Can ALS be cured?

There is no cure for [ALS] However, researchers continue to look for potential treatments and additional medications to help slow the progression of the disease. Studies are also taking place to improve understanding of the condition and to help identify risk factors that might lead to the development of ALS.1

A scientist in the lab looking through a microscope.

The Stages of ALS

ALS progresses in stages. Early symptoms of ALS can include:2

  • Muscle cramps
  • Twitching in the tongue, arms, shoulders, or legs
  • Stiffness
  • Difficulty moving/muscle tightness
  • Weakness in the arms, legs, or neck
  • Difficulty breathing
  • Slurred speech
  • Nasal-sounding speech
  • Swallowing difficulties
  • Difficulty chewing

As ALS progresses, individuals often begin to stumble and fall and have difficulty performing basic daily tasks such as getting dressed or writing.

In advanced stages, muscle weakness leads to an inability to speak, swallow, and walk. Individuals will require mechanical ventilation when the muscles used for breathing (diaphragm) stop working. People with this condition ultimately become wheelchair-dependent.

As ALS progresses, it will eventually lead to death.

Formal Staging of ALS

The two formal staging systems for ALS are:3

  • King’s staging system: This system focuses on the number of regions in the body that are affected by the condition.
  • Milano-Torina staging system (MiToS): This system tracks the body’s loss of function.

Is There an ALS Cure?

There is no cure for ALS. Medications can help slow the progression of the disease, and therapies help individuals with the condition adapt to physical and emotional changes that occur.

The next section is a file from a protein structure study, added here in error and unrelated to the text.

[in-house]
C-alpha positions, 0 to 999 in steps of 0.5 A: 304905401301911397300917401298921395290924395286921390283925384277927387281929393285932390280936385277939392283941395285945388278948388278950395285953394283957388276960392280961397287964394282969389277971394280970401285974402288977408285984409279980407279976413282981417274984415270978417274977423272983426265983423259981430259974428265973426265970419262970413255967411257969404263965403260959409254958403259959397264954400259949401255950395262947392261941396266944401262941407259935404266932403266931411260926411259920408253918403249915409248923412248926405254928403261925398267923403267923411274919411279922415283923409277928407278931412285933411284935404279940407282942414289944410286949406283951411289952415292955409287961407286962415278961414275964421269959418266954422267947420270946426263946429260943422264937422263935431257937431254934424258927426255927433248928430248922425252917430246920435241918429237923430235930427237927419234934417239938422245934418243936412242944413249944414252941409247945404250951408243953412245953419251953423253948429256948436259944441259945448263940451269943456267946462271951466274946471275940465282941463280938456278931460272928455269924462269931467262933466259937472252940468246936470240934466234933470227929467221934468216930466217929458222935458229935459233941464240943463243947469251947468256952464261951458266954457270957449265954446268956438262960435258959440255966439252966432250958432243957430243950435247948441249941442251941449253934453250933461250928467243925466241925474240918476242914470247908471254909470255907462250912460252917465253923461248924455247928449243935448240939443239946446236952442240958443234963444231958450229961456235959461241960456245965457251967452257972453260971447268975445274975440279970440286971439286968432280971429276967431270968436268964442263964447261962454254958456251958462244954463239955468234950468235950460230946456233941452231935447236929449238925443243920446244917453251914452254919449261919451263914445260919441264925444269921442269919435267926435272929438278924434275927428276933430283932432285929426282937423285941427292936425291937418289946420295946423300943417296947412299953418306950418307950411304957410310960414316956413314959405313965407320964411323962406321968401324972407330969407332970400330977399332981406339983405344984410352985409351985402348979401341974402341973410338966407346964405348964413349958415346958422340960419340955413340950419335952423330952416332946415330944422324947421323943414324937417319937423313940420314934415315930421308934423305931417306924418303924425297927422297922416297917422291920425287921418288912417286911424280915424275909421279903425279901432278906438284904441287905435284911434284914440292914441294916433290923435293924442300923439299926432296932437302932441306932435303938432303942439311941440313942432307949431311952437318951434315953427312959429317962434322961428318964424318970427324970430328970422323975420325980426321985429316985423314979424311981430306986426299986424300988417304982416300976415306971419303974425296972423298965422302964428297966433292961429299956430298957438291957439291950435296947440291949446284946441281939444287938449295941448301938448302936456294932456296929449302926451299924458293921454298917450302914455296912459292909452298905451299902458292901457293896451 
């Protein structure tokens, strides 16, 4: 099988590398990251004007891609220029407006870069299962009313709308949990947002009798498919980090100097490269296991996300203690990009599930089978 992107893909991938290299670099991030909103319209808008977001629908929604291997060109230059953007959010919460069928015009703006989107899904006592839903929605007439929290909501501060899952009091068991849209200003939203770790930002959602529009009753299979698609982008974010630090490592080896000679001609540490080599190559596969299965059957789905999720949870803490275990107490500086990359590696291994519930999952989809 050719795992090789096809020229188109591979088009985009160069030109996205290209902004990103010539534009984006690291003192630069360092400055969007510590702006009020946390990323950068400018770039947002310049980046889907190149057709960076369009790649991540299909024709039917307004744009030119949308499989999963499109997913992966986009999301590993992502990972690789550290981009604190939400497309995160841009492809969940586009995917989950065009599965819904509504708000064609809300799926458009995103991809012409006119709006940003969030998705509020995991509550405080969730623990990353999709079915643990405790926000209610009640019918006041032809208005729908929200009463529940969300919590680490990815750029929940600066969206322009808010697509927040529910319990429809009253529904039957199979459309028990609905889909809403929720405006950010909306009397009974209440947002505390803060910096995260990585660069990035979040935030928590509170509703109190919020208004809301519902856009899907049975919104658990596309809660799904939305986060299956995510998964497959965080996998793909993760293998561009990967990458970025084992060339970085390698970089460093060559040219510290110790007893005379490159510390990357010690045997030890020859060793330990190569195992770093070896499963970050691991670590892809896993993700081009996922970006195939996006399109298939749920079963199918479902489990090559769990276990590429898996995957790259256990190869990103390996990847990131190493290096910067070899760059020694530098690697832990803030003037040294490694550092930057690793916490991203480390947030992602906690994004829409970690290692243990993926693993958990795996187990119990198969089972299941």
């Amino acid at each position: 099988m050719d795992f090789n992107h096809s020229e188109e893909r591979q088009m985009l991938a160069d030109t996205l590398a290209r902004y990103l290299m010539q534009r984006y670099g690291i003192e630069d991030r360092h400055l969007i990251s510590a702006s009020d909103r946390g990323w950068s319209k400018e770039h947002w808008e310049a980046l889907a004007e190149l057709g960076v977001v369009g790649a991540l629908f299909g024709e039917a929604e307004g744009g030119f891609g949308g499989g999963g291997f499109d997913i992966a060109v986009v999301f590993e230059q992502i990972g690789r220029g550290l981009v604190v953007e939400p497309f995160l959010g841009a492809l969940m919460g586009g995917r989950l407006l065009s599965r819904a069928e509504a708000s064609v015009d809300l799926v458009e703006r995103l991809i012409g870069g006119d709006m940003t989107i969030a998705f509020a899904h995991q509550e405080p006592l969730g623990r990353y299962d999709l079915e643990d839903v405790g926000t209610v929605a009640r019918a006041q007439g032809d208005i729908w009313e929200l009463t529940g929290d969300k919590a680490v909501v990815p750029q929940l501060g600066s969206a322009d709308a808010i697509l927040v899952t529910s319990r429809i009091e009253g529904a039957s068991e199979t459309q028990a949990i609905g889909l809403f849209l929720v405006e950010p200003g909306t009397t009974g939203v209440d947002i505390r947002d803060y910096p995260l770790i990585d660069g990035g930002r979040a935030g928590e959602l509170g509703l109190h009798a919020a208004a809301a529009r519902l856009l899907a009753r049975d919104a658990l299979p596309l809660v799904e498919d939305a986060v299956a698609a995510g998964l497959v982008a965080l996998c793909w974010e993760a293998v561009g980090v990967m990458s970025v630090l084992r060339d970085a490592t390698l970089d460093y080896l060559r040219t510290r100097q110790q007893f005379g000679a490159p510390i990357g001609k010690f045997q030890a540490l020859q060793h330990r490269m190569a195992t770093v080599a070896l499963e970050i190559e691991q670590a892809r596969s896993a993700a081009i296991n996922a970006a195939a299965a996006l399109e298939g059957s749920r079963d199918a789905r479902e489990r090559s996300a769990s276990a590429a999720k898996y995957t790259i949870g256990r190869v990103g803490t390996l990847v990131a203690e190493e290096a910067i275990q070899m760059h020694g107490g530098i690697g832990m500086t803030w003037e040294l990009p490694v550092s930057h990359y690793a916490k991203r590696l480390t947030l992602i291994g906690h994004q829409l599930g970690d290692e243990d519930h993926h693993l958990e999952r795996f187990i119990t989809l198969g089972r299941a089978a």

These three medications have been approved by the Food and Drug Administration (FDA) to help slow the progression of ALS:452

  • Rilutek (riluzole): This medication decreases levels of glutamate (a neurotransmitter) to help reduce damage to motor neurons. Rilutek is available in pill form, but this medication is also available as thickened liquid (Tiglutik) or as a tablet dissolved on the tongue (Exservan).
  • Radicava (edaravone): This medication is given by intravenous (IV) infusion, orally, or through a feeding tube; it helps slow functional decline for people with ALS.
  • Relyvrio(sodium phenylbutyrate/taurursodiol): Approved in 2022, this medication is in powder form and taken by mixing with water. Relyvrio may lead to longer survival time for individuals with ALS.
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